The EU is running an informal on-line survey to assess the public’s views on possible changes to the current summertime arrangements.  At present, Spain is on GMT+1 (hour) except in the Canary Islands which works on GMT, as do Portugal and the UK. The EU instructs all member nations to put clocks forward an hour during summertime, which lasts from the first Sunday in March until the last Sunday in October.

Debate on which time-zone Spain should lie in has raged for years.  It was said that Franco changed the country to GMT+1 during World War II to align with Berlin, although it has since been suggested that General de Gaulle made the decision after the war in a bid to main peace in western Europe.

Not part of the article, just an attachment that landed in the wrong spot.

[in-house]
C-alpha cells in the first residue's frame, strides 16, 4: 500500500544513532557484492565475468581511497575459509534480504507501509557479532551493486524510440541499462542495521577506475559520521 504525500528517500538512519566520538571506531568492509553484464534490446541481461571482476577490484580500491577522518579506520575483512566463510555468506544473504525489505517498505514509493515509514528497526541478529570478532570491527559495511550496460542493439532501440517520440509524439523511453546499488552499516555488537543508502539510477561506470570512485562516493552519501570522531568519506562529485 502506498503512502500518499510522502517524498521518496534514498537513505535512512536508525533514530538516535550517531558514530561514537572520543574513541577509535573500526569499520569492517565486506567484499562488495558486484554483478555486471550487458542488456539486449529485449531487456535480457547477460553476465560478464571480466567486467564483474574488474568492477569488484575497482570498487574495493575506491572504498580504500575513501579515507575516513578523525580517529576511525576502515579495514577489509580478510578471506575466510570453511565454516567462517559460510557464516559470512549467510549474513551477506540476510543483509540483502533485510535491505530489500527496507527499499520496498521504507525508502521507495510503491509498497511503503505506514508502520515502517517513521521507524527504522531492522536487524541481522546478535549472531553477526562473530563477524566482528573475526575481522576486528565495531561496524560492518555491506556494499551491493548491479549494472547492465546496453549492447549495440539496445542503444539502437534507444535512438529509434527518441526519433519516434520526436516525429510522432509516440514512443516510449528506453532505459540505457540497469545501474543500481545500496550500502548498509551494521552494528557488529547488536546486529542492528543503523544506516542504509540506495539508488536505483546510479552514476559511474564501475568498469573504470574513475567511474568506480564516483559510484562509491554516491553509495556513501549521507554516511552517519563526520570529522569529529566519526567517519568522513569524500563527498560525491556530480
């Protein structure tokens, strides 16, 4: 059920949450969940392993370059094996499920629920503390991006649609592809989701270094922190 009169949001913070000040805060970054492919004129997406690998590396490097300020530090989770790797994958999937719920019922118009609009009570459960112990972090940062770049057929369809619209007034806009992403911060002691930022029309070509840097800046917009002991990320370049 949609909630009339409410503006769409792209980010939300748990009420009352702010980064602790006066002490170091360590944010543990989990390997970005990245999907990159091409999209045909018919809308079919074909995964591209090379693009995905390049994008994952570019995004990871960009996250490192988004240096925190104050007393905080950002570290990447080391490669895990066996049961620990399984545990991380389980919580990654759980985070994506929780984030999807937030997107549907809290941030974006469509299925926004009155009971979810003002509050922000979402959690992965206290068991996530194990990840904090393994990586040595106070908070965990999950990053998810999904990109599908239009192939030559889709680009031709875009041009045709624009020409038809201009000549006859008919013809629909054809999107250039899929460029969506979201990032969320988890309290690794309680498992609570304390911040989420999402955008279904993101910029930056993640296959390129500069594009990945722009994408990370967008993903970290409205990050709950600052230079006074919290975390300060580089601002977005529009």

Geographically, Spain should be in the same time zone as the UK, Belgium, the Netherlands and a large part of France.  Galicia in particular wants Spain to change because of its close ties to neighbouring Portugal.  On the other hand, the Balearic Islands wants to move to Central European Time (GMT+1) year round and even suggests GMT+2 in summer to allow tourists as much sunshine as possible.

The EU says that the reasons for the introduction of the twice-yearly change are now obsolete and is inviting comments until August 14.  Full details can be found at the website: